Cornmeal Mush

Jump to Recipe

This post may contain affiliate links. Read our disclosure policy.

An old-fashioned cornmeal mush recipe that you can serve as a hot porridge cereal for breakfast, or as a side dish to a main dish at dinner time.

Although Matt and I both spent our childhood days in Ohio, he was in the south and I was in the north. We’ve realized over the almost 20 years we’ve been married that these two parts of Ohio tend to be very different. Many things that he remembers from growing up, I never experienced.

And this cornmeal mush recipe is one of them. He’s crazy for it.

A few weeks ago I showcased this on Instagram and so many of you call it grits. I’m not sure where the name “mush” comes from other than it looks like mush 😅 But with a little milk and real maple syrup, it’s delicious! Such a simple comfort food.

how to make cornmeal mush

⭐️ ⭐️ ⭐️ ⭐️ ⭐️  Reader Carl says, “Made this In remembrance of mom for mother’s day breakfast. Creamy recipe and brought back memories of a warm kitchen and family early morning.”

⭐️ ⭐️ ⭐️ ⭐️ ⭐️  Reader Elaine says, “So much better than you think would be possible. Wavering? Just make it!”

⭐️ ⭐️ ⭐️ ⭐️ ⭐️  Reader Charlie says, “I just made this 100% by the directions above. Poured some in a cereal bowl, added almost a tablespoon of butter, two teaspoons of beautiful old fashioned white sugar (I’m not a fan of corn syrup or maple syrup in my cereal) and milk. Delicious! But it takes 15 minutes at the stove. But over all I will do this again!”

About this Cornmeal Mush Recipe:

  • Flavor: Mush itself doesn’t have much flavor except for a hint of cornmeal. The flavor comes with what you add on top. Syrup, brown sugar, honey, or even fresh fruit is delicious.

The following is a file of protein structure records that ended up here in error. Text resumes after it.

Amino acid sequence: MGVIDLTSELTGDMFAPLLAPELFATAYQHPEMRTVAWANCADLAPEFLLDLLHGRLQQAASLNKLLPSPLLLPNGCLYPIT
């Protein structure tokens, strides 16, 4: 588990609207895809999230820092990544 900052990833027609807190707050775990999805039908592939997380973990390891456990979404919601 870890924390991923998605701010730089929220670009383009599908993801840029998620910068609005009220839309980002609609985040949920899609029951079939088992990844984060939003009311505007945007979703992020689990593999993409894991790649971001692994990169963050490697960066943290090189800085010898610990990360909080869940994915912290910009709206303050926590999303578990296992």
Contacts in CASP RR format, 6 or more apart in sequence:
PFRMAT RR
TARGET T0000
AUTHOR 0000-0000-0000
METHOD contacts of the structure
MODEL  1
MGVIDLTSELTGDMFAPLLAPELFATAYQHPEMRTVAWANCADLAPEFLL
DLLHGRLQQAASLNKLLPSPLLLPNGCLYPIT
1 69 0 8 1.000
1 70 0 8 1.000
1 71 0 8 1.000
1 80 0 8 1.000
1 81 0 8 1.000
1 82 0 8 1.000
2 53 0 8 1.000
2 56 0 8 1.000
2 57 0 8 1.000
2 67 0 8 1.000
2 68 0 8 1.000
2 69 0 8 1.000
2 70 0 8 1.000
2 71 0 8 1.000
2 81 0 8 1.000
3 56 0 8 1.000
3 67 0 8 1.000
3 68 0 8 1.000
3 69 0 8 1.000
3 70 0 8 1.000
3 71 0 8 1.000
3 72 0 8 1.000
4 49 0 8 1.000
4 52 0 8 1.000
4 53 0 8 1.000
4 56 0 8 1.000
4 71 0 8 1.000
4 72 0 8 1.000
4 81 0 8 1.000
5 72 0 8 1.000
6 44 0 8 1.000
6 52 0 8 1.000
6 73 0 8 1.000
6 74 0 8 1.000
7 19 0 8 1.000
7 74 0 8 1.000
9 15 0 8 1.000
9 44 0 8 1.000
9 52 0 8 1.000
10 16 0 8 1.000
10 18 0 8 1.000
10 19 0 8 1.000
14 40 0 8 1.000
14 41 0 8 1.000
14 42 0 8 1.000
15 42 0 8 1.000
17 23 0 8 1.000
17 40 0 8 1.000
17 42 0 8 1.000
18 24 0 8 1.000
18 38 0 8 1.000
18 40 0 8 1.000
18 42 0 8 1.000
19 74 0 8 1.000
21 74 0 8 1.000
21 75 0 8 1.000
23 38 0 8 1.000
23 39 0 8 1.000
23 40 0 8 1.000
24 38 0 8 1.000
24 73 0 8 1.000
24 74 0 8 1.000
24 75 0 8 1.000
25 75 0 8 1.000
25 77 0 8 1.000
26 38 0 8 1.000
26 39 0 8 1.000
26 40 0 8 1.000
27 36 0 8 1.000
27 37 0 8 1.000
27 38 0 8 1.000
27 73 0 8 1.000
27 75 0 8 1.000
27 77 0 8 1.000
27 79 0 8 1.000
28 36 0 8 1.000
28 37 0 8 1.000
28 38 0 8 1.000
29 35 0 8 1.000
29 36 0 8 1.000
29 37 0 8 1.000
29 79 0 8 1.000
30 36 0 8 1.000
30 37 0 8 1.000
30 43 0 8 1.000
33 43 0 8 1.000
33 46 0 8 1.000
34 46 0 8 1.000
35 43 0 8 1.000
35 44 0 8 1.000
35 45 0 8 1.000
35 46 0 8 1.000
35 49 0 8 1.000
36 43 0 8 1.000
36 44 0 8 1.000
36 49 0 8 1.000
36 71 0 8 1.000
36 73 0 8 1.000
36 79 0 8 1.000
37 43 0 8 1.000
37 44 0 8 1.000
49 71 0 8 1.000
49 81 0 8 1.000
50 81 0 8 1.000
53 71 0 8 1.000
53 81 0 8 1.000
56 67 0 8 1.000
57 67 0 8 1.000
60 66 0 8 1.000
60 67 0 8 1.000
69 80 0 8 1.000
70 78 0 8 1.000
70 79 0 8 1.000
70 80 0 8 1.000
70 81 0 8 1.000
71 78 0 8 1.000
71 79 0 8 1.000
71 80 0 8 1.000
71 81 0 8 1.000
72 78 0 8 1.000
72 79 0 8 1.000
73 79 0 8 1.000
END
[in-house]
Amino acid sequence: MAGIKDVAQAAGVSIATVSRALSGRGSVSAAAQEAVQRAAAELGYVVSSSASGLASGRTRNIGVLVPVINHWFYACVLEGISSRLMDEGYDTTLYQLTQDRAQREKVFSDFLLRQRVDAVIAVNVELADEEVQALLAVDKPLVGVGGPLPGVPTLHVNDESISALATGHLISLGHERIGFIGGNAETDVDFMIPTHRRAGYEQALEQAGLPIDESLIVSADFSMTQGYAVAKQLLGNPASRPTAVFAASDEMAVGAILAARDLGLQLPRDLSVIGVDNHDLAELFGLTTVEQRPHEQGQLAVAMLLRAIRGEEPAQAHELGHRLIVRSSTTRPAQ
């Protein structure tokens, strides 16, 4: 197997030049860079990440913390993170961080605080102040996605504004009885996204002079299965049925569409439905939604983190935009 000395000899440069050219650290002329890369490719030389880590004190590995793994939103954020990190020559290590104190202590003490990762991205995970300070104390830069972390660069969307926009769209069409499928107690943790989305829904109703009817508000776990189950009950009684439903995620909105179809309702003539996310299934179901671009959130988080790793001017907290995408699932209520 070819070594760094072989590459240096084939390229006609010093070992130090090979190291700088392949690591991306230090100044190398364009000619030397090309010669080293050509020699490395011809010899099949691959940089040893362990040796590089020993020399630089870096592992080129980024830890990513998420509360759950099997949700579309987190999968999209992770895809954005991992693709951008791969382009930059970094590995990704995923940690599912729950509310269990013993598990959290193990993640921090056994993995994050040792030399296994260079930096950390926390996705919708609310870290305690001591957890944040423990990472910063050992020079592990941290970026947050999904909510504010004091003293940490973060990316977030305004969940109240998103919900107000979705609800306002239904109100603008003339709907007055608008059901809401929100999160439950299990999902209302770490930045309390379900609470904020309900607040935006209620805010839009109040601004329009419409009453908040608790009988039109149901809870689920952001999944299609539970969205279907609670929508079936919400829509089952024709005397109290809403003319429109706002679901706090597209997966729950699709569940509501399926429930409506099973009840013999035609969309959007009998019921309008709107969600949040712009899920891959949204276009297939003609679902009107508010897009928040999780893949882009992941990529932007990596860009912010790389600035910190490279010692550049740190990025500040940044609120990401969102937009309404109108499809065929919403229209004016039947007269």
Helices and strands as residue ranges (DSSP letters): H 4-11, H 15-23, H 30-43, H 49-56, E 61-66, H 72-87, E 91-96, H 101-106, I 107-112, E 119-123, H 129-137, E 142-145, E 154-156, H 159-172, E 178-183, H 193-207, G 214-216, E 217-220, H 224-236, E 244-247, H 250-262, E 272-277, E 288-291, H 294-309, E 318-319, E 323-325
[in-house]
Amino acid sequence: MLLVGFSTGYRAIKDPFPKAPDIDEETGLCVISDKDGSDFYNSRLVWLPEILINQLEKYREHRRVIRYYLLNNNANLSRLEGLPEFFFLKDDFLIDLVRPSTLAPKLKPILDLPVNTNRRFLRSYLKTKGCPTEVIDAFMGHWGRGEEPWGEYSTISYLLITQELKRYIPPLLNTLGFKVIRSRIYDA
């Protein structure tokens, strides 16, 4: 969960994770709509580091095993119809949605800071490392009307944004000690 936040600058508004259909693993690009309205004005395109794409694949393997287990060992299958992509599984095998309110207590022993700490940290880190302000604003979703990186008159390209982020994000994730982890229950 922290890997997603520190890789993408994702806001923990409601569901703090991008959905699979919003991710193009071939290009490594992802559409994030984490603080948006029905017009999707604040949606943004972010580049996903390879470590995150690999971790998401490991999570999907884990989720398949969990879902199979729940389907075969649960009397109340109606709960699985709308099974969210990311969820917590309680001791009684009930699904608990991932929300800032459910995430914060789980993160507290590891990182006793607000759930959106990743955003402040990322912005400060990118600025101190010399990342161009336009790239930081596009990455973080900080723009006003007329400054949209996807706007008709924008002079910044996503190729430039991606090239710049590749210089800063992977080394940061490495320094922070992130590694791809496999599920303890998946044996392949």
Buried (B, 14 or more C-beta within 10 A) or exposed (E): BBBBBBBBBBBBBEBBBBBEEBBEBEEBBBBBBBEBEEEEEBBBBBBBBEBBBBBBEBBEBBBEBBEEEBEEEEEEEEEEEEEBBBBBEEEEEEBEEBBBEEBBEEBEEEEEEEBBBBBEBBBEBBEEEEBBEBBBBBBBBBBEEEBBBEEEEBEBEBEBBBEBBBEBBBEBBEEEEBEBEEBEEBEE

• Texture: Except fo the slight cornmeal texture, this hot cereal is smooth and thick.
  • Method: This is made on the stovetop, so you’ll need a big pot (or small pot of you’re just cooking for two like we are now. )

Make this old fashioned dish on Christmas morning. It will quickly become a long time favorite.

Cornmeal Mush vs. Polenta? Or Grits?

Many times today this recipe is called cornmeal polenta. From my research It can be served at breakfast with a touch of cream and honey or maple syrup. Perfectly sweet.

Or it can be served as the side dish to meaty main dish with a bit of fresh salsa, your favorite herbs and even a touch of parmesan cheese. So savory and delicious.

Whether you serve it for breakfast or as a savory side dish, the warm texture of this corn mush will warm your belly on cold winter days.

Our recipe came from an old cookbook and is an Amish cornmeal mush recipe from Amish country.

bowl of cornmeal mush

Corn Mush Ingredients

Cornmeal mush has simple ingredients that you most likely have in your pantry. It starts with boiling water, then you add cornmeal, milk, and a bit of salt.